Stories from the ever-ending world: this afternoon of talks and tastings brings together speakers from microbiology to science fiction to consider what forms of communications or communion might exist in the near future, whether among humans or beyond them. Curated by Chris Fite-Wassilak.
Confirmed participants include: Dr Joseph Cook, Matthew De Abaitua, Ellie Doney, Dr Brenda Parker, and Dr Mark Spencer.
Dr Joseph Cook is an innovator in polar science and science communication. His specific expertise is in the role of microbes in sculpting glaciers and ice sheets and their feedback effects on climate change. He has a track record of scientific research in on-ice camps in the Arctic and over 20 publications in the science literature. In 2018 he released a documentary film in collaboration with the Rolex Institute, astronaut Chris Hadfield and science presenter Jim Alkalili, on the biological secrets of the Greenland Ice Sheet and founded a non-profit organisation dedicated to communicating polar science by blending art and science. He has recently collaborated with musician Hannah Peel on a new audio-visual piece communicating the complexity, power and vulnerability of the Greenland Ice Sheet.
Matthew De Abaitua’s debut novel ‘The Red Men’ was shortlisted for the Arthur C. Clarke Award. ‘The Red Men’ is the first of a trilogy of science fiction novels about artificial intelligence that also includes IF THEN (Angry Robot, 2015) and The Destructives (Angry Robot, 2016), described as “Extraordinary visionary… the most intriguing and disturbing near-future speculations published for some years.” (Andy Sawyer, Strange Horizons). His latest book, ‘Self & I: A Memoir of Literary Ambition’ (Eye Books, 2018), is about his time as Will Self’s amanuensis in the 1990s and was described as “a moving lament for a vanished age” (Financial Times) and “an intoxicated madcap romp” (Mail on Sunday). He lectures on creative writing and science fiction at the University of Essex and lives in Hackney.
Ellie Doney is an artist and materials enthusiast who engages in making, cooking and eating with people across disciplines to explore and understand the reciprocal relationships between the materials and creatures we are. She studied Ceramics & Glass at Royal College of Art, and went on to manage the Makespace at the Institute of Making, University College London. She is currently a doctoral research student at the Slade School of Fine Art / Institute of Making with her project: Food & Transformation.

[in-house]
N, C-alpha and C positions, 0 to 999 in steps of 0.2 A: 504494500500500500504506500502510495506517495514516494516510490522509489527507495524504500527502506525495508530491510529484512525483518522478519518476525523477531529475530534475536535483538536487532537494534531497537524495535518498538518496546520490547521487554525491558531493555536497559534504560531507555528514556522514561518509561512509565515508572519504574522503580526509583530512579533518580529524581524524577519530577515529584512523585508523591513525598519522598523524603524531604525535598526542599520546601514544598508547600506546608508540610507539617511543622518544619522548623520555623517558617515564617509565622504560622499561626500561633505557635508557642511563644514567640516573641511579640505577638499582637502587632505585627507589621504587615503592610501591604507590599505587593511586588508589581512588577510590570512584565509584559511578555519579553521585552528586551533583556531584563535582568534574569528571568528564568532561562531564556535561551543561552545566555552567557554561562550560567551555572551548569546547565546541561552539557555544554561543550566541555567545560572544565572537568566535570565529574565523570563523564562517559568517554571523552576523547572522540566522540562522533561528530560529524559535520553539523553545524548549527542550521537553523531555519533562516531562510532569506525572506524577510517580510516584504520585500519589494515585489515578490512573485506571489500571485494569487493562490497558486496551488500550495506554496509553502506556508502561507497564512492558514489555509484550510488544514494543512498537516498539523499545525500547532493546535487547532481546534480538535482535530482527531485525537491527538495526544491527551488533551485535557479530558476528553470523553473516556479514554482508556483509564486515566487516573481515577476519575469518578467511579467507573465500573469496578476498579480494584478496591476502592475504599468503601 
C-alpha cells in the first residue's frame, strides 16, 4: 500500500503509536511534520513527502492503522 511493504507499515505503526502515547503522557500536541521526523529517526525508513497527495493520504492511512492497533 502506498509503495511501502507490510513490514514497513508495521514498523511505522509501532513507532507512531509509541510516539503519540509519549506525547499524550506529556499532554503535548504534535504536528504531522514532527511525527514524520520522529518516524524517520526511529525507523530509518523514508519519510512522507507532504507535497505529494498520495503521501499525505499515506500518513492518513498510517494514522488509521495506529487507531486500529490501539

Dr Brenda Parker is a lecturer in Biochemical Engineering at UCL and the co-director of the MSc in Bio-Integrated Design at the Bartlett School of Architecture. For the last 8 years she has worked on applied phycology, beginning with her postdoctoral research on algal biofuels at the University of Cambridge. Her work is highly interdisciplinary, and she is a regular collaborator with the design practice Wayward. Their ‘Algaegarden’ was selected for the International Garden Festival at Jardins de Metis, Quebec in 2011. In 2014 Brenda was awarded a Churchill Fellowship to visit Mongolia, China and India to carry out research on bioremediation of contaminated water and soil. Her current work is a collaboration on Nature-Inspired Engineering with the British Antarctic Survey, and she is also the recipient of an EPSRC GCRF grant to investigate microalgae for the recovery of heavy metal pollution.
Dr Mark Spencer is an experienced and internationally respected botanist. His expertise covers many disciplines including forensic botany, the plants of North-west Europe, invasive species and the history of botanical science. He also works globally as a seasoned writer, public speaker and television presenter. As a forensic botanist, he has worked on various missing person enquiries, murders and other serious crimes.
Chris Fite-Wassilak is a writer and critic based in London. He is a contributing editor of ArtReview and co-organiser with Anne Tallentire of the quarterly event ‘hmn’. His short book of essays Ha-Ha Crystal is published by Copy Press.
This event is free to attend. Booking is required via Eventbrite.